- Franklin Furnace and the Spirit of the Avant Garde: A History of the Future. By Toni Sant. 2011 
- Martha Wilson: Staging the self. By Peter Dykhuis and Jayne Wark. 2011 
- Artist Martha Wilson at P.P.O.W., New York: Aging gracefully, with political consciousness, "beauty" and sass, September 10, 2011, by Edward M. Gómez 
- Interview with Martha Wilson, co-Founder of Franklin Furnace Archive, November 8, 2010, by Claudine Ise 
- "Going Virtual," by Martha Wilson 
- "The Personal Becomes Political in Time," by Martha Wilson 
- "Martha Wilson: Not Taking It at Face Value," by Jayne Wark 
A Long Conversation with Martha Wilson, by Toni Sant, page 33 - 82.
Grants and Awards
- New York Foundation for the Arts Fellowship, Performance Art.
- Citation by Robert S. Clark, Nathan Cummings, Joyce Mertz-Gilmore, Rockefeller and Andy Warhol Foundations for commitment to the principle of freedom of expression.
- Bessie Award for commitment to artists' freedom of expression.
- Obie Award for commitment to artists' freedom of expression.
- Skowhegan School Governor's Award for Service to the Arts.
- National Endowment for the Arts Fellowship, Performance Art.
- Edgar, Anne. "A Conversation with Franklin Furnace." Afterimage 13, no. 1-2 (Summer, 1985): 28-30.
- Wilson, Martha. "The Personal Becomes Political in Time." N.Paradoxa no. 5 (2000): 83-90.
- What Franklin Furnace Learned from Presenting and Producing Live Art on the Internet, from 1996 to Now. Leonardo 38, no. 3 (2005): 193-200
- Wark, Jayne, "Martha Wilson: Not Taking It at Face Value," Camera Obscura: Feminism, Culture and Media Studies. Durham, N.C.: Duke University Press.
- Reckitt, Helena and Peggy Phelan. Art and Feminism: Themes and Movements. London: Phaidon Press.
- Cotter, Holland.& Rosenberg, Karen, Art in Review, Photo/Text Works, 1971-74. New York Times, April 4, 2008. Retrieved August 2011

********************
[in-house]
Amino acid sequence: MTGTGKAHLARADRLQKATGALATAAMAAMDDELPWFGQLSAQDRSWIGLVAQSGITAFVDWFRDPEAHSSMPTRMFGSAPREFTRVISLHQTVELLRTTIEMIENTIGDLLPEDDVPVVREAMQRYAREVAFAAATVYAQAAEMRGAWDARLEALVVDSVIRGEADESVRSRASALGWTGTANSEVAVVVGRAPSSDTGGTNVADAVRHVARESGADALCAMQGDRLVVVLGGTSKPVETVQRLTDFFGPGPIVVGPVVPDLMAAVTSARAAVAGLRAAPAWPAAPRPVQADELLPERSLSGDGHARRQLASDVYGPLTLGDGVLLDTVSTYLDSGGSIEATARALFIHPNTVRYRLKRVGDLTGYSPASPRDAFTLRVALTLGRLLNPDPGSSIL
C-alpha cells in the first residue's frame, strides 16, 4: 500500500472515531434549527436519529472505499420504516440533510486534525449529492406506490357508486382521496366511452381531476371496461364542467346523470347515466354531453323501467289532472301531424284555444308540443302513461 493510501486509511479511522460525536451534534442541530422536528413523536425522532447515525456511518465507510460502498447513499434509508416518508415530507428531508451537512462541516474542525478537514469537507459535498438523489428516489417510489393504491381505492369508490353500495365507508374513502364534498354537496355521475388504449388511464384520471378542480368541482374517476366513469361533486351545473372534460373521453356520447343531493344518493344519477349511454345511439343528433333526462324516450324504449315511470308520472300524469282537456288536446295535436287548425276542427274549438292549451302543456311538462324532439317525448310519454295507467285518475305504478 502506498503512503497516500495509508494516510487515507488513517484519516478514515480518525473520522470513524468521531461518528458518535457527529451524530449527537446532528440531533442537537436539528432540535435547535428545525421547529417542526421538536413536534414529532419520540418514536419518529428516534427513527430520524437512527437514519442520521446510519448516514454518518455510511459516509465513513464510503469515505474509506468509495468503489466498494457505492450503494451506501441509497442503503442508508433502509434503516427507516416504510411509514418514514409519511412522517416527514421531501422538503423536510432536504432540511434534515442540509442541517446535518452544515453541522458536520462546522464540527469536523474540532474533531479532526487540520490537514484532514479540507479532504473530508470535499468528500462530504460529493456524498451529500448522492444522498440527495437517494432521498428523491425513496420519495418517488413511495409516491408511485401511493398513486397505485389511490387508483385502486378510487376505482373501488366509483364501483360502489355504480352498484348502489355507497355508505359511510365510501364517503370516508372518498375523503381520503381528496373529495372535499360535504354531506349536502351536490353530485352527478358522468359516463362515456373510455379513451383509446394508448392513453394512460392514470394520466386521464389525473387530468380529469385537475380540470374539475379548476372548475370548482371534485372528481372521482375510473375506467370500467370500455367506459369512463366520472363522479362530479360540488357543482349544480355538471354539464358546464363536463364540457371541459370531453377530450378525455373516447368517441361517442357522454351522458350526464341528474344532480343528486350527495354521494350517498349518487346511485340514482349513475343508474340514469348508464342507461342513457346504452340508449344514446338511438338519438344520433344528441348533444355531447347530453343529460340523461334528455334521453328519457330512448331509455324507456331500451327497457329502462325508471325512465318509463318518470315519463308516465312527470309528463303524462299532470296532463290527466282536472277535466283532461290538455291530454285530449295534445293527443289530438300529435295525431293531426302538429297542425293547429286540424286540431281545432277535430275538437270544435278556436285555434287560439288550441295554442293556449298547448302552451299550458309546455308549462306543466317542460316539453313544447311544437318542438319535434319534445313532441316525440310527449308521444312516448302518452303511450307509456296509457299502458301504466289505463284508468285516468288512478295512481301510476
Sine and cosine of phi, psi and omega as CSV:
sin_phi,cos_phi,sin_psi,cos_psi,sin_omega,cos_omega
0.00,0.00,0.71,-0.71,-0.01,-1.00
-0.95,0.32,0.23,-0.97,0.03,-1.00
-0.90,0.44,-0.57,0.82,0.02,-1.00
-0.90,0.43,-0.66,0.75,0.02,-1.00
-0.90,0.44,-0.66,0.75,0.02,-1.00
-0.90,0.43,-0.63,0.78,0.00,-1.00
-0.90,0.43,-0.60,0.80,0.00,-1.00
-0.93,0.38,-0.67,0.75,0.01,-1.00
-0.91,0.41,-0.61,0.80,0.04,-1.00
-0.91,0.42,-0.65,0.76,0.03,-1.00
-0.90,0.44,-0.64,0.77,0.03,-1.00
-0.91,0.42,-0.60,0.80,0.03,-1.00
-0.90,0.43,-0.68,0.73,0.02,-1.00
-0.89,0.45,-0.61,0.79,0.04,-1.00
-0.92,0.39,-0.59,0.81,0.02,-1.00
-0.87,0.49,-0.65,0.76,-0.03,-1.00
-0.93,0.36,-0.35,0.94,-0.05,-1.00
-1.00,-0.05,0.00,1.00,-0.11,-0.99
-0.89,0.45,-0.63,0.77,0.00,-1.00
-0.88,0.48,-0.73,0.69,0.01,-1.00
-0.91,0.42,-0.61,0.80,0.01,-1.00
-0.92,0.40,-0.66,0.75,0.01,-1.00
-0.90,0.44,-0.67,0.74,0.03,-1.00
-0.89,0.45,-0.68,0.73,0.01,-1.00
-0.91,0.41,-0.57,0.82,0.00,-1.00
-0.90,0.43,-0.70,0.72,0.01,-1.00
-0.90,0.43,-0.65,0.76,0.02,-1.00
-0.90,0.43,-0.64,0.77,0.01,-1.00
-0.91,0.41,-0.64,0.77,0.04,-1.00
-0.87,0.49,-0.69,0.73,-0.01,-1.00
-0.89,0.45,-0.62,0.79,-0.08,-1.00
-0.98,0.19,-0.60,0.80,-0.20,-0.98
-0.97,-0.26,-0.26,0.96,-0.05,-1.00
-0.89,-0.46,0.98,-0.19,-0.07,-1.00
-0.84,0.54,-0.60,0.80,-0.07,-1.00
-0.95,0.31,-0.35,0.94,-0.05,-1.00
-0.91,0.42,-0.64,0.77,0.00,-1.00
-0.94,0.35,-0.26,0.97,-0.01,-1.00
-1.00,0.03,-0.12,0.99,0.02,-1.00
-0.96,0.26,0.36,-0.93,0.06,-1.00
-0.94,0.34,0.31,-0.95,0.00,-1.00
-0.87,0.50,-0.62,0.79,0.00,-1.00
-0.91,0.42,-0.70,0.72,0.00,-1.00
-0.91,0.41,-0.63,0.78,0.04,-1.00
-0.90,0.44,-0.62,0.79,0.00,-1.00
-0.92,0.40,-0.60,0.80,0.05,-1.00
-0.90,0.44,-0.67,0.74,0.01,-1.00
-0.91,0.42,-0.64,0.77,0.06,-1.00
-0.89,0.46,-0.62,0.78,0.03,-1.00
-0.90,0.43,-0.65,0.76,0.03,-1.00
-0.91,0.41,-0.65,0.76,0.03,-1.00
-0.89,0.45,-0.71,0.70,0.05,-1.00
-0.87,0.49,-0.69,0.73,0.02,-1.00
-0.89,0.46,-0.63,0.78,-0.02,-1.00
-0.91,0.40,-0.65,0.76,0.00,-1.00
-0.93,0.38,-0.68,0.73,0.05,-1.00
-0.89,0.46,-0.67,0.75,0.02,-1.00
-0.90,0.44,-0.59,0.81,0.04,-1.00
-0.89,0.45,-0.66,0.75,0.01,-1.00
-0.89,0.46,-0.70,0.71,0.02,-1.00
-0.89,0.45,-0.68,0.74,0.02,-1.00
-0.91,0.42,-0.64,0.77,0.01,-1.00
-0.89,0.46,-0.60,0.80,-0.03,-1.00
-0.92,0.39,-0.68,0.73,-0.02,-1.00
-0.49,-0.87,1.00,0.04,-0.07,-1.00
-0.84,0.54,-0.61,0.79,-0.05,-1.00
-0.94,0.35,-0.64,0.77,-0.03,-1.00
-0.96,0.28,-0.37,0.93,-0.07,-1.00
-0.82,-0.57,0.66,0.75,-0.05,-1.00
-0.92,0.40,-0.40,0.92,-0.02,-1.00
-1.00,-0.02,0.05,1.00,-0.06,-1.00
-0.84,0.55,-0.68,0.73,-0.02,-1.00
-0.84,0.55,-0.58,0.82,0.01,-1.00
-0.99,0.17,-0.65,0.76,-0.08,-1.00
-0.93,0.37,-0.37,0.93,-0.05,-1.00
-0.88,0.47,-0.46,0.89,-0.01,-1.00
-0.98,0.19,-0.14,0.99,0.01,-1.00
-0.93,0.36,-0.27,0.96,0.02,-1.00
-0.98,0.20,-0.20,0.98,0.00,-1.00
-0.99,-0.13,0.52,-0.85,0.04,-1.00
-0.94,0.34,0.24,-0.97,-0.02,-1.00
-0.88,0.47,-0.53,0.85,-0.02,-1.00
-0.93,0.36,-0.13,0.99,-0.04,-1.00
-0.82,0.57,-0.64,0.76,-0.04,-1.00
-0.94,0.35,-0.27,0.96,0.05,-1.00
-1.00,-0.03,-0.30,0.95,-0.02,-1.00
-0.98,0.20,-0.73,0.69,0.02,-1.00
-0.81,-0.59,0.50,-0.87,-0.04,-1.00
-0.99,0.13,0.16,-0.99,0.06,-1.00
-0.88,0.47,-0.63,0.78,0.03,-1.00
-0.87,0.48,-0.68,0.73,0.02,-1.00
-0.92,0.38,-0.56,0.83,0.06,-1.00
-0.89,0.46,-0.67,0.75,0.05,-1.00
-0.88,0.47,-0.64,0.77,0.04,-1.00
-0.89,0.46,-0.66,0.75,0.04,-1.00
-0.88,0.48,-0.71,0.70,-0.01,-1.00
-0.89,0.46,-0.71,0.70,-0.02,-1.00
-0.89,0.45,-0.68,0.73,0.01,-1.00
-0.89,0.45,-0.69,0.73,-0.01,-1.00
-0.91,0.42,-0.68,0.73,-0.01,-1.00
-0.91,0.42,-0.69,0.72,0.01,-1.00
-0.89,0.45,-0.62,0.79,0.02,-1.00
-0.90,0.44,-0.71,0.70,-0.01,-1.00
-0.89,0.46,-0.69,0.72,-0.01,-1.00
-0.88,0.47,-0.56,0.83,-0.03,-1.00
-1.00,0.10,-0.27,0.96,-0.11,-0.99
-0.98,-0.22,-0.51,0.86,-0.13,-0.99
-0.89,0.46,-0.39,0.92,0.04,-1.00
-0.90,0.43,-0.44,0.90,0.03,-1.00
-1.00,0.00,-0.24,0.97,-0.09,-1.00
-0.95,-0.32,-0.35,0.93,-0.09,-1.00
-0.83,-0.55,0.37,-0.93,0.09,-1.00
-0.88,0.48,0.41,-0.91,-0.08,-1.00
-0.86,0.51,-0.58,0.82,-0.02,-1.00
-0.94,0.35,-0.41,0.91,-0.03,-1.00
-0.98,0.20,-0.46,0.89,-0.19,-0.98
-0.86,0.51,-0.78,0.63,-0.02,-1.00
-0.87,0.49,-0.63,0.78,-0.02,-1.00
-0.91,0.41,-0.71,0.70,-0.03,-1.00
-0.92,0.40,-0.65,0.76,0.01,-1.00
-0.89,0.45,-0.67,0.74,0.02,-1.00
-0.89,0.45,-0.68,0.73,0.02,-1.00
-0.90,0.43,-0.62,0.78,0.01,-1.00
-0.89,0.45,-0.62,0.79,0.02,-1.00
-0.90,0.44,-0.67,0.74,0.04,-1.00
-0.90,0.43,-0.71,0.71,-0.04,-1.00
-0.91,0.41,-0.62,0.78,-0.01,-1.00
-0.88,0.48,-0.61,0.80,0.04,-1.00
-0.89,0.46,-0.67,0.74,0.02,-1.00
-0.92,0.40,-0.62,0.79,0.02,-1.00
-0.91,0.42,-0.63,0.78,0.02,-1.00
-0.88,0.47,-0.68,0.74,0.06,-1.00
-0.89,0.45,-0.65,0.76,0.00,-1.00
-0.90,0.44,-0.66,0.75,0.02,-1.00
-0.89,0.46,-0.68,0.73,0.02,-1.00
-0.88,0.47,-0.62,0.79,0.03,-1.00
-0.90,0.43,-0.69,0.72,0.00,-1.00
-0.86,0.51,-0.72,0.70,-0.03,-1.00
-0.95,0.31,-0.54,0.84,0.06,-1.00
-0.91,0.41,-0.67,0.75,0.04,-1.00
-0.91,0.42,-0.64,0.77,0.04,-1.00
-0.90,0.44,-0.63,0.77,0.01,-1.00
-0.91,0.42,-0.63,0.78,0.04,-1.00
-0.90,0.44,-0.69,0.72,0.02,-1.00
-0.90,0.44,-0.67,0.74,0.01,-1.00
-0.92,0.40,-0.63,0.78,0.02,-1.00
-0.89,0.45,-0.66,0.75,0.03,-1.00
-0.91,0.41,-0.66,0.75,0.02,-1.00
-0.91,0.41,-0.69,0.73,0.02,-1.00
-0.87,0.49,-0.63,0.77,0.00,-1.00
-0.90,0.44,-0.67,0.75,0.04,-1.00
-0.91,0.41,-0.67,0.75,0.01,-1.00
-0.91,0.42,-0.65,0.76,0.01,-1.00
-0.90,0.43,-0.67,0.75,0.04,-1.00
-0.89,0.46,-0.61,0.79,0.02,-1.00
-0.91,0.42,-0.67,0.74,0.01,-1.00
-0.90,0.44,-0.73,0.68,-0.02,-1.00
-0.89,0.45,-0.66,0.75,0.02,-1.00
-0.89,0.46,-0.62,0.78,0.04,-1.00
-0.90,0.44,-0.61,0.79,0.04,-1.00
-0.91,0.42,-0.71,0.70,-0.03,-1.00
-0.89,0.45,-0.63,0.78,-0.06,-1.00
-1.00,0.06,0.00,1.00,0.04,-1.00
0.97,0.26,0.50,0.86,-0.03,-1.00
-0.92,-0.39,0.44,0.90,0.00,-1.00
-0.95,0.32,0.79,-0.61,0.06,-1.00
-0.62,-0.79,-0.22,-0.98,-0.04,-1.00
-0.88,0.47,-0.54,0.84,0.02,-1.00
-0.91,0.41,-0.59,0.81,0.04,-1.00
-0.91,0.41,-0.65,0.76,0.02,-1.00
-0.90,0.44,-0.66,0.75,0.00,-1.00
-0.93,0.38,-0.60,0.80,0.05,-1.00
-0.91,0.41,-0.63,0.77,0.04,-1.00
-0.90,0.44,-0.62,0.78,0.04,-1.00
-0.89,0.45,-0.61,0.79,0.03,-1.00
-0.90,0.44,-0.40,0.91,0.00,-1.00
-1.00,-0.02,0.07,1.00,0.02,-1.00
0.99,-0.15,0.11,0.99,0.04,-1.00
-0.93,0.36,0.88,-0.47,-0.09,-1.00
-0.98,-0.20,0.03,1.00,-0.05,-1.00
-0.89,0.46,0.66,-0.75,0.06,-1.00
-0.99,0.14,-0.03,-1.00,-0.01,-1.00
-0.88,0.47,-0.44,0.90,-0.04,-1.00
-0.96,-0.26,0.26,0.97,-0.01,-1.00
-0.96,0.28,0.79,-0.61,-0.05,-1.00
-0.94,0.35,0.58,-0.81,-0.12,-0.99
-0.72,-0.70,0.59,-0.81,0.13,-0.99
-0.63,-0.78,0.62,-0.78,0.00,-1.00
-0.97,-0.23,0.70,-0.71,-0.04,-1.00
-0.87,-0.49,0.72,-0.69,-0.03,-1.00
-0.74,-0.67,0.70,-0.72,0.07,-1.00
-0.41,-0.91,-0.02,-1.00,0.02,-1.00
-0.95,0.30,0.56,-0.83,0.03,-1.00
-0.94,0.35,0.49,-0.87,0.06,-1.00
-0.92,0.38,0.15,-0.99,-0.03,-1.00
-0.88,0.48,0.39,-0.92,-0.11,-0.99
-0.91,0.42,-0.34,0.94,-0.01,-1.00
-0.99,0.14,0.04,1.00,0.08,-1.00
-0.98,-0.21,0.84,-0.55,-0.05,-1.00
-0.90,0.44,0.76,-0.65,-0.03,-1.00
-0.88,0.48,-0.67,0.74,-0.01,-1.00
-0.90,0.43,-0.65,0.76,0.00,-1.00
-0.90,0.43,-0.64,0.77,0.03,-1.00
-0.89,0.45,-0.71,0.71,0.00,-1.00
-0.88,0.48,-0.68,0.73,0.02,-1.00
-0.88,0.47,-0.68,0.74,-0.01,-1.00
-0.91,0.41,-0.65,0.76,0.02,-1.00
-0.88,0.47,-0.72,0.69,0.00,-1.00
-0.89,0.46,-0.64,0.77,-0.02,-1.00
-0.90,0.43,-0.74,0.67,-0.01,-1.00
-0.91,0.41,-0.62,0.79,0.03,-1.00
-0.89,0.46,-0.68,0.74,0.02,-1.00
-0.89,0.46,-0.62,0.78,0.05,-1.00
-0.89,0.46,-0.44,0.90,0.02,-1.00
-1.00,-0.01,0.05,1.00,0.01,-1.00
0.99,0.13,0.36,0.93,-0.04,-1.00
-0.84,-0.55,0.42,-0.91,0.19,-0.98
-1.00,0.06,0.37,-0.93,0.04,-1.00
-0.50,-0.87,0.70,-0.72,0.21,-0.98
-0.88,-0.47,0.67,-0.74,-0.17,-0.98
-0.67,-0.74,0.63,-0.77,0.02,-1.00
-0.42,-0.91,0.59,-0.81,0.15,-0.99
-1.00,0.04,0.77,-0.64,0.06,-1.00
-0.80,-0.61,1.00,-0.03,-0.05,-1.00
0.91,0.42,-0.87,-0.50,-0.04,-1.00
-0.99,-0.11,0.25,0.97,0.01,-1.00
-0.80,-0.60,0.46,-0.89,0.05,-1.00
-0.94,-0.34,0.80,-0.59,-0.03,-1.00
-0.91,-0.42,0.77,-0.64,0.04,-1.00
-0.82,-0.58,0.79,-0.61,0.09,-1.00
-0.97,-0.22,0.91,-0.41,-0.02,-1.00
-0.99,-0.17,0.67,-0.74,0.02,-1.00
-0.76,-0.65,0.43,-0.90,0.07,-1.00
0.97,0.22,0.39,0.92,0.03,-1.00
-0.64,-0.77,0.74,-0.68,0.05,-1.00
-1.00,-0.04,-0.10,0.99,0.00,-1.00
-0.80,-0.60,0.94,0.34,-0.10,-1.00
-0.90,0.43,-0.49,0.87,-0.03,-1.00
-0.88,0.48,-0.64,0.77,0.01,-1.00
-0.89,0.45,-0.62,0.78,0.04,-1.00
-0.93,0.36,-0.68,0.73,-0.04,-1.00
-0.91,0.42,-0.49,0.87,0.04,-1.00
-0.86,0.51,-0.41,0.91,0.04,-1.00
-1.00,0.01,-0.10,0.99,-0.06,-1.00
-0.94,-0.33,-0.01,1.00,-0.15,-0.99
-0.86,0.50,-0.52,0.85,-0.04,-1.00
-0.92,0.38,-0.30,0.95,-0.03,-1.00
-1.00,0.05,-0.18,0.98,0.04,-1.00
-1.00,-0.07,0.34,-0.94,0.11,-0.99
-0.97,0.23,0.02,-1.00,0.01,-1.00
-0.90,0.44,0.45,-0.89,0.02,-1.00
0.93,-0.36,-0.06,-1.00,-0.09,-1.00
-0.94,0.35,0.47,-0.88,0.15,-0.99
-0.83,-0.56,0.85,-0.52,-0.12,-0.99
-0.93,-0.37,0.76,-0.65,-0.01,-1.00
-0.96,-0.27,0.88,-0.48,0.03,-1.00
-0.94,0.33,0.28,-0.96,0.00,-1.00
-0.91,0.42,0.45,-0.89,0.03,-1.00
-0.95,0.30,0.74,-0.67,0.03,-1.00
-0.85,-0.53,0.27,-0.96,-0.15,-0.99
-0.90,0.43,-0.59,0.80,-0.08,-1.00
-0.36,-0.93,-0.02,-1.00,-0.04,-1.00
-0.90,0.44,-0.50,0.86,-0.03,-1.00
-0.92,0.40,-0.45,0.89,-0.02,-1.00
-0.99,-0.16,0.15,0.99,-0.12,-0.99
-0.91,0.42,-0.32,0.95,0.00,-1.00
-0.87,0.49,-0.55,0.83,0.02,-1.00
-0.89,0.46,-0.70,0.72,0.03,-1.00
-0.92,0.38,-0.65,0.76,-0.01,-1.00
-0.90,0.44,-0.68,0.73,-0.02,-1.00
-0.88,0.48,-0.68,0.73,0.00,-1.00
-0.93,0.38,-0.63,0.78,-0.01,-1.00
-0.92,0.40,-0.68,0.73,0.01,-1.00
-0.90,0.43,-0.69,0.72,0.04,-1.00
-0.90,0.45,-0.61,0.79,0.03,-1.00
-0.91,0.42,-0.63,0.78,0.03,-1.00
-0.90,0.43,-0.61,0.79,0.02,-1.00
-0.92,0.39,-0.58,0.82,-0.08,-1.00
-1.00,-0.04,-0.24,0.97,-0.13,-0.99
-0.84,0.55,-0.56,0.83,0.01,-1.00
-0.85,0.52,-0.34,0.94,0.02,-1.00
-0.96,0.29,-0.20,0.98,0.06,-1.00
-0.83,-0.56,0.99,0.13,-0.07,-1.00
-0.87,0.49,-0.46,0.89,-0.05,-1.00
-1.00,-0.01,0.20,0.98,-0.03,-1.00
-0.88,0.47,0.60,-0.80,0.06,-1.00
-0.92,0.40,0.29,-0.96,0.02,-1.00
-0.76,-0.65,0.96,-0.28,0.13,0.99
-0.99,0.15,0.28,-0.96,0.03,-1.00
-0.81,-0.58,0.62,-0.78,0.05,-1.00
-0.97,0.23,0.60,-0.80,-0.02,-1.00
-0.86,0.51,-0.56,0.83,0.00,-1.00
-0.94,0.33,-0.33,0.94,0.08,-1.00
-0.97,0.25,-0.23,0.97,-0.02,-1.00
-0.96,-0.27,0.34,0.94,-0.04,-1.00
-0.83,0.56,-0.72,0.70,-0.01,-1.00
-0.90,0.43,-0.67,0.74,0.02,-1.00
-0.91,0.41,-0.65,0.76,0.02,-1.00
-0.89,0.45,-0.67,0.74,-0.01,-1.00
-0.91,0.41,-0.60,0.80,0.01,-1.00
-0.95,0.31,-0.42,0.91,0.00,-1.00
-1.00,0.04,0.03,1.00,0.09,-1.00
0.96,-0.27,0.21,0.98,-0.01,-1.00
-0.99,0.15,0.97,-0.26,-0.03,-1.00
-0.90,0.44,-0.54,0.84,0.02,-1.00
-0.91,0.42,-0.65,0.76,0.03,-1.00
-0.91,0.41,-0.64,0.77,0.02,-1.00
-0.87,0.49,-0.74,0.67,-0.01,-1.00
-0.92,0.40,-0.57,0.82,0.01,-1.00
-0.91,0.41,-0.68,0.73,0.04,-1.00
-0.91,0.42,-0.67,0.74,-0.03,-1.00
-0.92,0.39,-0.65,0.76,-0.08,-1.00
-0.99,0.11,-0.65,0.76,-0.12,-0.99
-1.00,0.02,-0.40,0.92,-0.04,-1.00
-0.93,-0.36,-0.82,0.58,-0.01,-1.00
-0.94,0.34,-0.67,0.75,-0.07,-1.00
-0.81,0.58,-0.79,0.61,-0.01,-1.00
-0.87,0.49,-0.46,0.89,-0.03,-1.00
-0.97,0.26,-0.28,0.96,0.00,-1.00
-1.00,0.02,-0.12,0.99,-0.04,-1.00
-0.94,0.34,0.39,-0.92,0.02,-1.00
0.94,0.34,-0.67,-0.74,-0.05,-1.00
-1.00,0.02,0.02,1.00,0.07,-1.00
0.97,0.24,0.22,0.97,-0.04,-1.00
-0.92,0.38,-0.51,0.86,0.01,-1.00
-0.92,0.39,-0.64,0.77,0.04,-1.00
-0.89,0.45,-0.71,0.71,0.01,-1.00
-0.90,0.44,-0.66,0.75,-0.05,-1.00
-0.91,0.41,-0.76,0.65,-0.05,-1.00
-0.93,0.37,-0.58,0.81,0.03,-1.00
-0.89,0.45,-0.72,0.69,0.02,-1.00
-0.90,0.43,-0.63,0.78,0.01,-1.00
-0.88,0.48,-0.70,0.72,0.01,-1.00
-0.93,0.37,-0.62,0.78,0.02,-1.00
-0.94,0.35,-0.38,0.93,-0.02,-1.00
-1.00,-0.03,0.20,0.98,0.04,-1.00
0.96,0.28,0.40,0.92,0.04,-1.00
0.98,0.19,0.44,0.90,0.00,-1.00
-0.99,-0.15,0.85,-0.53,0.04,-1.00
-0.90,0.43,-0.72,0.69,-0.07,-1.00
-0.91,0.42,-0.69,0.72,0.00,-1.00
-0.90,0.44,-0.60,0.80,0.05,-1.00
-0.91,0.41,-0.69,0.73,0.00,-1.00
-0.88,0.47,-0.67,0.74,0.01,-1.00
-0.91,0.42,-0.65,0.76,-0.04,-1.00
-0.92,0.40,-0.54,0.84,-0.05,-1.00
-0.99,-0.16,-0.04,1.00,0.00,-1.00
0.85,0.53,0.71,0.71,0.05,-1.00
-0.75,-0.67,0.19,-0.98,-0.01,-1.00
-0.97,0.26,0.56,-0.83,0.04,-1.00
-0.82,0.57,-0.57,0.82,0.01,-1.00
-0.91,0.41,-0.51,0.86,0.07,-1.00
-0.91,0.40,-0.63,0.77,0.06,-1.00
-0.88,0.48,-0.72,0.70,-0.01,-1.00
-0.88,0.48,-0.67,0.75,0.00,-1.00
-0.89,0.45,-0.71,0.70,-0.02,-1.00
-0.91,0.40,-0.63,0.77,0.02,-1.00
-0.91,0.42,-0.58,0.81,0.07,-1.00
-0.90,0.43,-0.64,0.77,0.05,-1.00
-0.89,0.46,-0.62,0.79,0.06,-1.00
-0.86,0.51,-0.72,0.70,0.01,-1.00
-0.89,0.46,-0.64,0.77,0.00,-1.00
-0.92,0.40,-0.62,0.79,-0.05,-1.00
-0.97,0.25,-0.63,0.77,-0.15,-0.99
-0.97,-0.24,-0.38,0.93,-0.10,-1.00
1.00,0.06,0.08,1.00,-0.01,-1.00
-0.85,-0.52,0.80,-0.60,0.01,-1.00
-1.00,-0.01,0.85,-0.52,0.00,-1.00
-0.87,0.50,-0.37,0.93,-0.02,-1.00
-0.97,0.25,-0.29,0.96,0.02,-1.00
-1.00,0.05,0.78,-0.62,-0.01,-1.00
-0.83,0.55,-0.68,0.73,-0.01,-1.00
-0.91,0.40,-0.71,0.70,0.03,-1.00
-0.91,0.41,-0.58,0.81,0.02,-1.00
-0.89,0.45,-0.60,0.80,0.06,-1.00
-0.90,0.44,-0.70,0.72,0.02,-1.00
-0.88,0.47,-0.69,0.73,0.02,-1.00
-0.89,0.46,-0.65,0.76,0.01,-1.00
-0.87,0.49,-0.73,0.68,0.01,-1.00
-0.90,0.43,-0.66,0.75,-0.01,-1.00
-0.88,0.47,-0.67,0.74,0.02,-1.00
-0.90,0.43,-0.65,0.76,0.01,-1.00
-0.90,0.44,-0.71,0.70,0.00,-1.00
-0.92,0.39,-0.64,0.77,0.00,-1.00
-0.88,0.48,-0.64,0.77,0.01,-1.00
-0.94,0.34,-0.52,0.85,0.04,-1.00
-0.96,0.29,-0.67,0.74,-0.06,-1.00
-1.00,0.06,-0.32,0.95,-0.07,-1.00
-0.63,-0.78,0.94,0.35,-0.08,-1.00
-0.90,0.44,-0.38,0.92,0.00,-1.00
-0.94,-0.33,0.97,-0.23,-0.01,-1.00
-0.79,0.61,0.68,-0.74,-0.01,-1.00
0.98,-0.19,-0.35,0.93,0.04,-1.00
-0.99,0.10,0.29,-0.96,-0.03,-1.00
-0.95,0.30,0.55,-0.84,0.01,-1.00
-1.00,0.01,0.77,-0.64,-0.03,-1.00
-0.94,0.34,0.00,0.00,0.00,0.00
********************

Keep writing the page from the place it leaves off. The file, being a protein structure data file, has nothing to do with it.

- Martha Wilson, Official website. Retrieved August 2011
- Wark, Jayne. Martha Wilson: Not Taking It at Face Value. Retrieved August 2011
- http://www.moca.org/wack/?p=251. Retrieved October 2011
- http://www.ppowgallery.com/about.php. Retrieved October 2011
- http://www.moca.org/wack/. Retrieved October 2011
- http://www.marthawilson.com/videos.php. Retrieved October 2011
- Sant. T: Franklin Furnace and the Spirit of Avant Garde: A History of the Future. Page 29. Intellect. Bristol. 2011. Retrieved October 2011.
- Sant. T: Franklin Furnace and the Spirit of Avant Garde: A History of the Future. Page 29. Intellect. Bristol. 2011. Retrieved October 2011.
- http://www.canadianart.ca/online/see-it/2009/05/07/martha-wilson/. Retrieved October 2011
- http://www.marthawilson.com/mwresume.pdf. Martha Wilson. Retrieved October 2011
- http://www.ppowgallery.com/selected_work.php?artist=35. Retrieved October 2011
- http://curatorsintl.org/events/martha_wilson_staging_the_self_transformations_invasions_and_pushing_b. Retrieved October 2011.
- http://curatorsintl.org/events/martha_wilson. Retrieved October 2011
- http://curatorsintl.org/events/martha_wilson_offers_her_perspective_on_feminist_research. Retrieved October 2011
- http://curatorsintl.org/events/performance_and_identity. Retrieved October 2011
- http://curatorsintl.org/exhibitions/martha_wilson1. Retrieved October 2011
- http://curatorsintl.org/shop/new_martha_wilson_sourcebook_40_years_of_reconsidering_feminism_perfor. Retrieved October 2011
- http://www.abcartbookscanada.com/eight.html. Retrieved October 2011
- http://www.huffingtonpost.com/g-roger-denson/women-old-crazy-and-hyste_b_995484.html. G. Roger Denson. Retrieved October 2011
- http://www.marthawilson.com/articles.php. Retrieved October 2011
- http://bombsite.com/issues/1000/articles/6130. Retrieved October 2011
- http://www.edwardmgomez.com/. Edward M Gomez. Retrieved October 2011.
- http://vagueterrain.net/content/2011/03/martha-wilson-speaks-free-zones. Retrieved October 2011.
- http://badatsports.com/2010/interview-with-martha-wilson-co-founder-of-franklin-furnace-archive/. Retrieved October 2011
- http://goliath.ecnext.com/coms2/gi_0199-13976348/Kaitlin-Till-Landry-interviews-Martha.html. Retrieved October 2011
- http://www.marthawilson.com/articles.php?article=going_virtual. Martha Wilson. Retrieved October 2011
- http://www.marthawilson.com/articles/wilson_not_taking_it_at_face_value.pdf. Jane Wark. Retrieved October 2011
- http://www.marthawilson.com/mwresume.pdf. Retrieved October 2011.
- http://lib.stanford.edu/women-art-revolution/bio-martha-wilson. Retrieved October 2011.